Manchin signals he'll support $1.75T price tag for spending plan

Sen. Joe ManchinJoe ManchinKlobuchar confident spending bill will be finished before Christmas Democratic frustration growing over stagnating voting rights bills Key senators to watch on Democrats' social spending bill MORE (D-W.Va.) signaled on Thursday that he could support the $1.75 trillion price tag for Democrats' social spending plan, even as he hasn't said if he supports the overall framework deal. 

"We negotiated a good number that we worked off of, and we're all dealing in a good faith," Manchin told reporters. 

Asked if $1.75 trillion was too high, Manchin replied: "That was negotiated." 

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Manchin's comments are his first indication that he supports a $1.75 trillion top line — the size of the framework deal that Biden announced. Democrats are proposing paying for their plan, in part, with tax increases focused on high-income households and corporations. 

The top line is dramatically smaller than the $3.5 trillion spending ceiling that Democrats paved the way for with a budget resolution earlier this year that teed up the spending deal. Progressives had hoped for a $6 trillion bill.  

But Manchin's preferred price tag has been substantially smaller. Manchin had said for weeks that he was at $1.5 trillion. Biden then threw out a top line of around $2 trillion, and Democrats over the past week said they hoped to get Manchin to come up to between $1.7 trillion and $2 trillion. 

Manchin's suggestion that he helped negotiate the $1.75 trillion top line for the deal on the spending framework comes as he sidestepped several times on Thursday saying if he supports the framework.  

“This is all in the hands of the House right now. I’ve worked in good faith and I look forward to continuing to work in good faith and that’s all I’m going to say,” Manchin told reporters earlier Thursday.

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Manchin has been at the center of a lobbying storm as Democrats try to lock down his support for different provisions of the spending framework. 

During a vote on Thursday, Senate Finance Committee Chairman Ron WydenRonald (Ron) Lee WydenLobbyists turn to infrastructure law's implementation Democrats plow ahead as Manchin yo-yos Overnight Energy & Environment — House passes giant climate, social policy bill MORE (D-Ore.), Senate Environment and Public Works Committee Chairman Tom CarperThomas (Tom) Richard CarperFive ways Senate could change Biden's spending plan Advocates see pilot program to address inequalities from highways as crucial first step Democrats plow ahead as Manchin yo-yos MORE (D-Del.), Senate Democratic Whip Dick DurbinDick DurbinGraham emerges as go-to ally for Biden's judicial picks 91 House Dems call on Senate to expand immigration protections in Biden spending bill Bipartisan senators press FBI, inspector general for changes following Nassar case MORE (D-Ill.), Senate Majority Leader Charles SchumerChuck SchumerDemocratic frustration growing over stagnating voting rights bills Schumer mourns death of 'amazing' father Feehery: The honest contrarian MORE (D-N.Y.) and Sen. Angus KingAngus KingAmazon, Facebook, other large firms would pay more under proposed minimum tax, Warren's office says Senators look to defense bill to move cybersecurity measures Energy information chief blames market for high fuel prices MORE (I-Maine) stopped Manchin to speak with him.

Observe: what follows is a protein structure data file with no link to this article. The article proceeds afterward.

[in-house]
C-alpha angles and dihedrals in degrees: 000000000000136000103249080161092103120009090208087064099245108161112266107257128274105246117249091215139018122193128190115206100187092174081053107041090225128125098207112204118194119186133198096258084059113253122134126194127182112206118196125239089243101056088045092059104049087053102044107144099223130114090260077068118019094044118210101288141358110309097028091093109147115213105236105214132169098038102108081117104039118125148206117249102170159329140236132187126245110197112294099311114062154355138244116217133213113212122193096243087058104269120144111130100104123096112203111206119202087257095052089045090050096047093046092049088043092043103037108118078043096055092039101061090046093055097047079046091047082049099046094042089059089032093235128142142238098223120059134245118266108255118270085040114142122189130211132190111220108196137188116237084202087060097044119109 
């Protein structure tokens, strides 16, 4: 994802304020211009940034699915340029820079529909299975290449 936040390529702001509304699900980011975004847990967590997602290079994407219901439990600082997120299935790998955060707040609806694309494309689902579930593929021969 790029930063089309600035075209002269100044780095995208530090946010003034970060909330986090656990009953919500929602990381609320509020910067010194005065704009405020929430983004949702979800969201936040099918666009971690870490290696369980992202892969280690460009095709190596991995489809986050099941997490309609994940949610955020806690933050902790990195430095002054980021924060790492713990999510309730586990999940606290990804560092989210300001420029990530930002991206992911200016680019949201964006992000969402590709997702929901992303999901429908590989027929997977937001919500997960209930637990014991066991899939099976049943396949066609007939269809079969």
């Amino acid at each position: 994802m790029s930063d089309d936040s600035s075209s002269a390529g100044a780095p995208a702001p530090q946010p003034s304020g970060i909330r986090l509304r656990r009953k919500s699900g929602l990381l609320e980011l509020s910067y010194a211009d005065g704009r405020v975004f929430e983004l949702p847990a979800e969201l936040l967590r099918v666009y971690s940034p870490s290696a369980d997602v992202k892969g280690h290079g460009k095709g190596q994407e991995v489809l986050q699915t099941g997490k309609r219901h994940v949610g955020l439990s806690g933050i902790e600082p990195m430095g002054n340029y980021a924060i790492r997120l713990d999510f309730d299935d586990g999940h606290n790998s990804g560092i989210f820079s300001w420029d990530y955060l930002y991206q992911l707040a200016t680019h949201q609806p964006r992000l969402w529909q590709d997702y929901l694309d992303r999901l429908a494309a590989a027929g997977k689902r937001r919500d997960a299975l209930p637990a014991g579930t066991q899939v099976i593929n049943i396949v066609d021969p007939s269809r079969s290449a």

Sen. Kirsten GillibrandKirsten GillibrandKlobuchar confident spending bill will be finished before Christmas Five ways Senate could change Biden's spending plan This Thanksgiving, skip the political food fights and talk UFOs instead MORE (D-N.Y.), who is also trying to get Manchin's support for including a paid family leave plan in the package, was also spotted lobbying him on the Senate floor. 

Even as Manchin hasn't said whether he supports the framework, some of his Democratic colleagues told reporters on Thursday that they believe it has the backing of all 50 Senate Democrats. 

“It's clear that they back this plan," Sen. Chris CoonsChris Andrew CoonsSenators: US allies concerned Senate won't pass annual defense bill The Hill's Morning Report - Presented by ExxonMobil - House to vote on Biden social spending bill after McCarthy delay Can America prevent a global warming cold war? MORE (D-Del.) told reporters about Manchin and Sen. Kyrsten SinemaKyrsten SinemaDemocratic frustration growing over stagnating voting rights bills Key senators to watch on Democrats' social spending bill Pragmatic bipartisanship – not hard left intolerance – is Democrats' surest path back to power MORE (D-Ariz.), adding that he had spoken to both of them. 

Sen. Tim KaineTimothy (Tim) Michael KaineDemocrats plow ahead as Manchin yo-yos Senate advances defense bill after delay Overnight Defense & National Security — Presented by Boeing — Senators to take up defense bill Wednesday MORE (D-Va.) added that he also believed there were 50 votes for the framework deal. 

"Joe BidenJoe BidenBiden to provide update Monday on US response to omicron variant Restless progressives eye 2024 Emhoff lights first candle in National Menorah-lighting ceremony MORE would not have announced this deal and put Sens. [Sinema] and Manchin’s name in the first paragraph of the announcement unless he felt a high degree of confidence," Kaine said.